IGE: Enhancing doctoral research training through cascading mentorship (Anteater huddles)
|Agency||National Science Foundation|
|Panel||NSF Research Traineeship|
|Location||University of California, Irvine|
|Start date||June 2021|
|End date||May 2024|
This National Science Foundation Innovations of Graduate Education (IGE) award to the University of California-Irvine will test a cascading mentorship program for science, technology, engineering, and mathematics (STEM) doctoral students. A centuries-old model of doctoral mentoring assumed that students learn by working alongside their faculty advisors at the lab bench. However, research as evolved into a team activity with advisors and students serving different roles and rarely working together at the same task. In this environment, students typically learn most research skills from advanced graduate students and postdoctoral researchers rather than their faculty advisors. Cascading mentorship describes such a model of mentoring from a rich network of faculty and peers. Doctoral students who receive cascading mentorship are much more likely to develop strong research skills than those who do not regardless of the quality of mentoring received from their primary faculty advisors. However, not all students are trained in large, well-functioning labs with ready-made cascading mentorship networks. In addition, factors such as shared or dissimilar cultural identity with the majority of faculty and differences in first-generation students’ access to faculty mentors, friends, or family members with doctoral degree experience may result in differences in the quality of mentoring. Thus, when doctoral programs fail to provide rich networks of cascading mentorship, it is the students from minority communities who are likely to suffer most.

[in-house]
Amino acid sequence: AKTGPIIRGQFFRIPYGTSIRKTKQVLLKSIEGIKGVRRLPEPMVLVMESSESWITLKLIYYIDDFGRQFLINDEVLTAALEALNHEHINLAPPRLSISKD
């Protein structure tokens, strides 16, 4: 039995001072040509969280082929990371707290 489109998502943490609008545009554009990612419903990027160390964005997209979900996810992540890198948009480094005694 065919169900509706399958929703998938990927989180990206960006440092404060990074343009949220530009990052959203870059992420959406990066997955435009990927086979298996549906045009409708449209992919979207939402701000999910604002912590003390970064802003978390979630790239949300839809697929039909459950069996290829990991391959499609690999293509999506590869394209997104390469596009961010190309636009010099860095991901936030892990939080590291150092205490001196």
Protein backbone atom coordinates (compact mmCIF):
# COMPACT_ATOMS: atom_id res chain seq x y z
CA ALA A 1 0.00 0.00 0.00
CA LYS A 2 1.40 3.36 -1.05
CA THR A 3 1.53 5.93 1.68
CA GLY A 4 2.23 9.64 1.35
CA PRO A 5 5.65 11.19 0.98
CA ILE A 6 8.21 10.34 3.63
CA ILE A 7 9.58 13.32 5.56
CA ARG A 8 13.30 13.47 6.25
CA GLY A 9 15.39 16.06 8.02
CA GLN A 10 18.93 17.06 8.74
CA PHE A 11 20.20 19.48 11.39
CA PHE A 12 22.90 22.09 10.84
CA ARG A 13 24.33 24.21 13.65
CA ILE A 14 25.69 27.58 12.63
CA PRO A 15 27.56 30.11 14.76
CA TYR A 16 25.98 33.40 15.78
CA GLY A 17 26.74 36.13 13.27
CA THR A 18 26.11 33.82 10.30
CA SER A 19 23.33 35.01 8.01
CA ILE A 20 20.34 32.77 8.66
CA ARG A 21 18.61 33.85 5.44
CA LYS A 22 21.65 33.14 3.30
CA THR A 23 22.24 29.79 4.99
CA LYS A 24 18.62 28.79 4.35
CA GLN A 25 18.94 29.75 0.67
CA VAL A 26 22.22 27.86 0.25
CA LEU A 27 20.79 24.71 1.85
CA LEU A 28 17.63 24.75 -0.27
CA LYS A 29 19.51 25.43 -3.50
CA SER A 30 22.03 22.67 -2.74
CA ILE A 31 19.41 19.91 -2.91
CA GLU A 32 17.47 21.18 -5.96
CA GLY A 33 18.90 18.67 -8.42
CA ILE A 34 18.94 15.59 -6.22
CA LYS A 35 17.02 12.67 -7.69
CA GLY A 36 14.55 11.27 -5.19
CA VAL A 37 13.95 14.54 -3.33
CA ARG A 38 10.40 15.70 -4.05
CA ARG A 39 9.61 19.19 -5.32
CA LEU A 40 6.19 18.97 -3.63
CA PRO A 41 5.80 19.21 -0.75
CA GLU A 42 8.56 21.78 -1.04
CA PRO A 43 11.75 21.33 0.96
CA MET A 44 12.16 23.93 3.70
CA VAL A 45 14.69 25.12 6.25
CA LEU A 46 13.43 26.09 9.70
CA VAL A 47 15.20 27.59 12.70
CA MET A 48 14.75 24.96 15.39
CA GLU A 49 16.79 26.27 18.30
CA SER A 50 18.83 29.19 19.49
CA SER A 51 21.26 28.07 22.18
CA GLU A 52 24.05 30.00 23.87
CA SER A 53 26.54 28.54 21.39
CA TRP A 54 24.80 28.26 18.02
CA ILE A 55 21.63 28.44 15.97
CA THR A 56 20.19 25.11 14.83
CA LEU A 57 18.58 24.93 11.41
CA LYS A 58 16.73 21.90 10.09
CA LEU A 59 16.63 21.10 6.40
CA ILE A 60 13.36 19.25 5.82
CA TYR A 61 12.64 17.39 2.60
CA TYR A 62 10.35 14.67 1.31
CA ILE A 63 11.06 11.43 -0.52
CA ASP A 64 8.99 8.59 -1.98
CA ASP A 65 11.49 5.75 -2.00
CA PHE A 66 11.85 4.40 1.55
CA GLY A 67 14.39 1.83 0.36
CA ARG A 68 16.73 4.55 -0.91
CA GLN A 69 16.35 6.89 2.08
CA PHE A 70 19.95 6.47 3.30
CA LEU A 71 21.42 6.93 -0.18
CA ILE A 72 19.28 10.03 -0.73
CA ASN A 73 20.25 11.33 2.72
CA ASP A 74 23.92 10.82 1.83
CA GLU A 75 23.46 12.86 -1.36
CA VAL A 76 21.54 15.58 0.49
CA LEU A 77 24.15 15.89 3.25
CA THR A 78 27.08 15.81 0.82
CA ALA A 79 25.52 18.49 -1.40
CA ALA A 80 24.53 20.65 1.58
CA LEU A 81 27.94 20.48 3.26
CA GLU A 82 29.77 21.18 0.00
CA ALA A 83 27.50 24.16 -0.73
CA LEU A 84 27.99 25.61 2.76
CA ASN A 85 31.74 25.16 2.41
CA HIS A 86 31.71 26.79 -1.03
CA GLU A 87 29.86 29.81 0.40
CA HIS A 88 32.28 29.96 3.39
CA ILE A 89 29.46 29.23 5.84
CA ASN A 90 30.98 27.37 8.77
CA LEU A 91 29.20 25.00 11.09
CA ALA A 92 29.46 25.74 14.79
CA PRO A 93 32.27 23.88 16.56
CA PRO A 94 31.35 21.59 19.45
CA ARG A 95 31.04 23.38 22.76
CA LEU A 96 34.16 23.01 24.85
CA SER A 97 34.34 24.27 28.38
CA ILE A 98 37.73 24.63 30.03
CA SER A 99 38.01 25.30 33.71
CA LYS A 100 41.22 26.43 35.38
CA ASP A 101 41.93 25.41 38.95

In this project, approximately 65 advanced graduate students and postdoctoral researchers in cognitive science will be trained to lead cascading mentorship groups of five to ten doctoral students each. The groups will use proven pedagogical methods to help members plan their research, organize their time, and learn to produce the forms of writing on which academic success depends such as: literature reviews, funding proposals, research reports, etc. This project will address research questions related to four scale-up challenges: 1) group leader effects, i.e., whether the approach works when these mentorship groups are led by advanced graduate students rather than by a faculty member; 2) implementation cost, i.e., whether these groups can be supported in a way that is affordable for most doctoral programs; 3) long-term effects of cascading mentorship over a period of years in a variety of domains including: writing quantity and quality; progress through the graduate program; mental health and well-being; and 4) broad suitability, i.e., whether the model is equally effective for all students or whether only a subset of students benefit. Results from this project will help departments decide whether to adopt a cascading mentorship model program-wide or offer this model as an option for a subset of students.